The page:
Under the circumstance of right wing prejudice now mainstream, resulting impunity can only multiply this tendency. With tall tales of Daesh making a South Asian debut, rushing the home ministry into thinking up a counter radicalisation doctrine, surveillance of the community is not unlikely.
The second – ‘divide and rule’ by using the pro-national and anti-national Muslim against each other – smacks of Chanakyan cunning. Strategy is mistaken for cunning in light of the iconic status of home grown strategist Chanakya.
The association of cultural nationalists with the pro-national Muslims can only serve to marginalize them, leading to non-secular alternatives. Take for instance, Zafar Sereshwala, a Modi acolyte, hardly has a constituency. Instead, ever since mainstream parties were sidelined in the last elections, a firebrand party, the Hyderabad-based Majlis-e-Ittehadul Muslimeen (MIM), appears to be filling the vacuum.
Equally disturbing is Doval’s intent to buy terrorists: by paying out ‘one and a half times’ more of their price! His experience teaches him that since they are mercenaries, they can be bought and turned against theirs sponsors. Is it that this strategy is already in play?
If so it may account for some of the terror Pakistan is subject to and perhaps explains the defence minister’s cryptic remark of fighting terror with terror (‘removing thorns with thorns’). The rare complaint of Pakistan being subject to terror by proxy by India coming as a corps commanders’ conference outcome makes this a compelling possibility.
However, more disturbingly, terrorist turncoats can also be used for questionable strategic purposes. For instance, they can be used to attack Indian targets to project that such attacks are Pakistan perpetrated. The commentary in Pakistan questioning the antecedents of the Dinanager terror attack of last month is a case.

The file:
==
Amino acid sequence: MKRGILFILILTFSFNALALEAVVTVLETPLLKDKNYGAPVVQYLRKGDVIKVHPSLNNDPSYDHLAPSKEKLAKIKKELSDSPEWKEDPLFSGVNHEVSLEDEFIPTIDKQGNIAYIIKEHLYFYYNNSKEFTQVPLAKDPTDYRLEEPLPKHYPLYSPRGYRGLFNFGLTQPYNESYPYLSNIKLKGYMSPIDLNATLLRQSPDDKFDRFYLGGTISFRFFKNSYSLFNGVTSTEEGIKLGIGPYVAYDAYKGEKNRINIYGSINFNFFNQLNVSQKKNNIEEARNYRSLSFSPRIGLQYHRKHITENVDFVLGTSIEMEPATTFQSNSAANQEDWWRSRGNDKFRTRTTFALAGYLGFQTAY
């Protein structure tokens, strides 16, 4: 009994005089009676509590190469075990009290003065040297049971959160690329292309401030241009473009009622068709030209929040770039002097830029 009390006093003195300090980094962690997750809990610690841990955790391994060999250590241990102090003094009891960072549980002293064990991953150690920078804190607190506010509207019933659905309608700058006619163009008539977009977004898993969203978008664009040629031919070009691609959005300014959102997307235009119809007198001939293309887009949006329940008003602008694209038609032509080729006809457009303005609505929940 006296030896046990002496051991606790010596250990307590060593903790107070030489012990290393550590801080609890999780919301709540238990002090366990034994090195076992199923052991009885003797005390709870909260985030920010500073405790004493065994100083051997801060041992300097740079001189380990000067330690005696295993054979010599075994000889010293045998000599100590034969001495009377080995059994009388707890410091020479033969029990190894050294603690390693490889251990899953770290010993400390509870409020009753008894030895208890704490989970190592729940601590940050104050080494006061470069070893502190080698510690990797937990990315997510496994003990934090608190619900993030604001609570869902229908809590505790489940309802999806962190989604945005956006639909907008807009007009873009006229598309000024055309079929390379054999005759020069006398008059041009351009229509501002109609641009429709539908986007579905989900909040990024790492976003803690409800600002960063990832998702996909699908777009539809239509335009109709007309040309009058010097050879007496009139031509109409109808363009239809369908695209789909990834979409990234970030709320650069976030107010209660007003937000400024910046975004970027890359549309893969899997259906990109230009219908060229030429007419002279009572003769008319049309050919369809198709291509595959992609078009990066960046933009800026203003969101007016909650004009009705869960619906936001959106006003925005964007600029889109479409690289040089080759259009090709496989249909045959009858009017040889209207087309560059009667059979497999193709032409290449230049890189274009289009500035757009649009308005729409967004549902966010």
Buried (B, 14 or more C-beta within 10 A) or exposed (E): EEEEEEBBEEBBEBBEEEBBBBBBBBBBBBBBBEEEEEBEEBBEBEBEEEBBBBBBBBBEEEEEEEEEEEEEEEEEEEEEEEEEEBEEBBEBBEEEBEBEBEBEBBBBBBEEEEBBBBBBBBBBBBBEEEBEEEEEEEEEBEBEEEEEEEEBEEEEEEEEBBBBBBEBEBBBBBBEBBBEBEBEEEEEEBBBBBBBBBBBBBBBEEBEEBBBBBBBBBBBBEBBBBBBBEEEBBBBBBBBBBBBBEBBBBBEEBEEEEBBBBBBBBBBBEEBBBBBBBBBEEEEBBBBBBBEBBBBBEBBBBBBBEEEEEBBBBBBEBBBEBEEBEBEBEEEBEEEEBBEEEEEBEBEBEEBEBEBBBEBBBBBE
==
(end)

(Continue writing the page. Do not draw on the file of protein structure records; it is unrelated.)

Terror attacks so engineered can enhance the case against Pakistan, enabling that state to be subject to Indian pressures with greater vigour. They can also be used to push India’s minority further into tis corner through manipulation of guilt by association.
Clearly, there is a case for political control of the intelligence apparatus. This cannot be entrusted to Mr. Doval, himself an intelligence czar. With a right wing regime in power, democratic control would instead of implying restraint, may imply quite the opposite.
Finally, and perhaps more importantly on account of the nuclear overhang, is Doval’s assertion that India can prise loose Balochistan. His assumption is that there would be no nuclear fallout, as this would not involve military engagement and the consequent need to be wary of nuclear thresholds
As current custodian of India’s nuclear doctrine in his capacity as head of the Executive Council, he is by now surely better briefed. He would know that Pakistan in an uncharacteristic fit of transparency had in 2002 let on that in case it is faced with internal destabilization on a large scale, it would resort to the nuclear weapon, implying it would up the ante perhaps by first going conventional. This puts paid to Doval’s notion that the military would not come into the equation.
Clearly, the Doval doctrine is problematic with cultural nationalism contaminating strategic rationality. And, worse, remedy is four years away.